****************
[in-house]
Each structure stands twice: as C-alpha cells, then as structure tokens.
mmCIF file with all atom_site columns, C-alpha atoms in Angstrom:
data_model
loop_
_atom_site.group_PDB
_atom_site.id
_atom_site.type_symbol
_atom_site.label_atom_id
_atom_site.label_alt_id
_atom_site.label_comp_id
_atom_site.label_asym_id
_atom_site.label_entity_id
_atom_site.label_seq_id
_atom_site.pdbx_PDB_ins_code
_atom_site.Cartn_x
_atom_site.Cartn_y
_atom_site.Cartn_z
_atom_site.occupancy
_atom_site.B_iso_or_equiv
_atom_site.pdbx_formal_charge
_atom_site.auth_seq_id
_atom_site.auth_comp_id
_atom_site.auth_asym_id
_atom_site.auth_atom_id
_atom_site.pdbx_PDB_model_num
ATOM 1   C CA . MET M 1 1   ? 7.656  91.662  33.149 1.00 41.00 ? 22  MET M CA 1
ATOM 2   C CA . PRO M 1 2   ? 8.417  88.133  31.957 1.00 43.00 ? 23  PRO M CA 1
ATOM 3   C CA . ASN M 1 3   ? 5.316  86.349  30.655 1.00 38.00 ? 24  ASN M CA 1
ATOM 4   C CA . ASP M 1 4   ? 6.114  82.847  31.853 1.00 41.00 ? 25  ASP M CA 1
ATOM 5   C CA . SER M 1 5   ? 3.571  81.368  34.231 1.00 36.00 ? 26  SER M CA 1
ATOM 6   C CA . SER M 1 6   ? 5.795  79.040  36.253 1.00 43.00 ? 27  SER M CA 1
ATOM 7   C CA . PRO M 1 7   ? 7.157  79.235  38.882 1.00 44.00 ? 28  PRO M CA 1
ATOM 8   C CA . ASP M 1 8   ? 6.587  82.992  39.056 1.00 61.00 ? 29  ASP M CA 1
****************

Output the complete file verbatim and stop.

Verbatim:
[in-house]
Each structure stands twice: as C-alpha cells, then as structure tokens.
mmCIF file with all atom_site columns, C-alpha atoms in Angstrom:
data_model
loop_
_atom_site.group_PDB
_atom_site.id
_atom_site.type_symbol
_atom_site.label_atom_id
_atom_site.label_alt_id
_atom_site.label_comp_id
_atom_site.label_asym_id
_atom_site.label_entity_id
_atom_site.label_seq_id
_atom_site.pdbx_PDB_ins_code
_atom_site.Cartn_x
_atom_site.Cartn_y
_atom_site.Cartn_z
_atom_site.occupancy
_atom_site.B_iso_or_equiv
_atom_site.pdbx_formal_charge
_atom_site.auth_seq_id
_atom_site.auth_comp_id
_atom_site.auth_asym_id
_atom_site.auth_atom_id
_atom_site.pdbx_PDB_model_num
ATOM 1   C CA . MET M 1 1   ? 7.656  91.662  33.149 1.00 41.00 ? 22  MET M CA 1
ATOM 2   C CA . PRO M 1 2   ? 8.417  88.133  31.957 1.00 43.00 ? 23  PRO M CA 1
ATOM 3   C CA . ASN M 1 3   ? 5.316  86.349  30.655 1.00 38.00 ? 24  ASN M CA 1
ATOM 4   C CA . ASP M 1 4   ? 6.114  82.847  31.853 1.00 41.00 ? 25  ASP M CA 1
ATOM 5   C CA . SER M 1 5   ? 3.571  81.368  34.231 1.00 36.00 ? 26  SER M CA 1
ATOM 6   C CA . SER M 1 6   ? 5.795  79.040  36.253 1.00 43.00 ? 27  SER M CA 1
ATOM 7   C CA . PRO M 1 7   ? 7.157  79.235  38.882 1.00 44.00 ? 28  PRO M CA 1
ATOM 8   C CA . ASP M 1 8   ? 6.587  82.992  39.056 1.00 61.00 ? 29  ASP M CA 1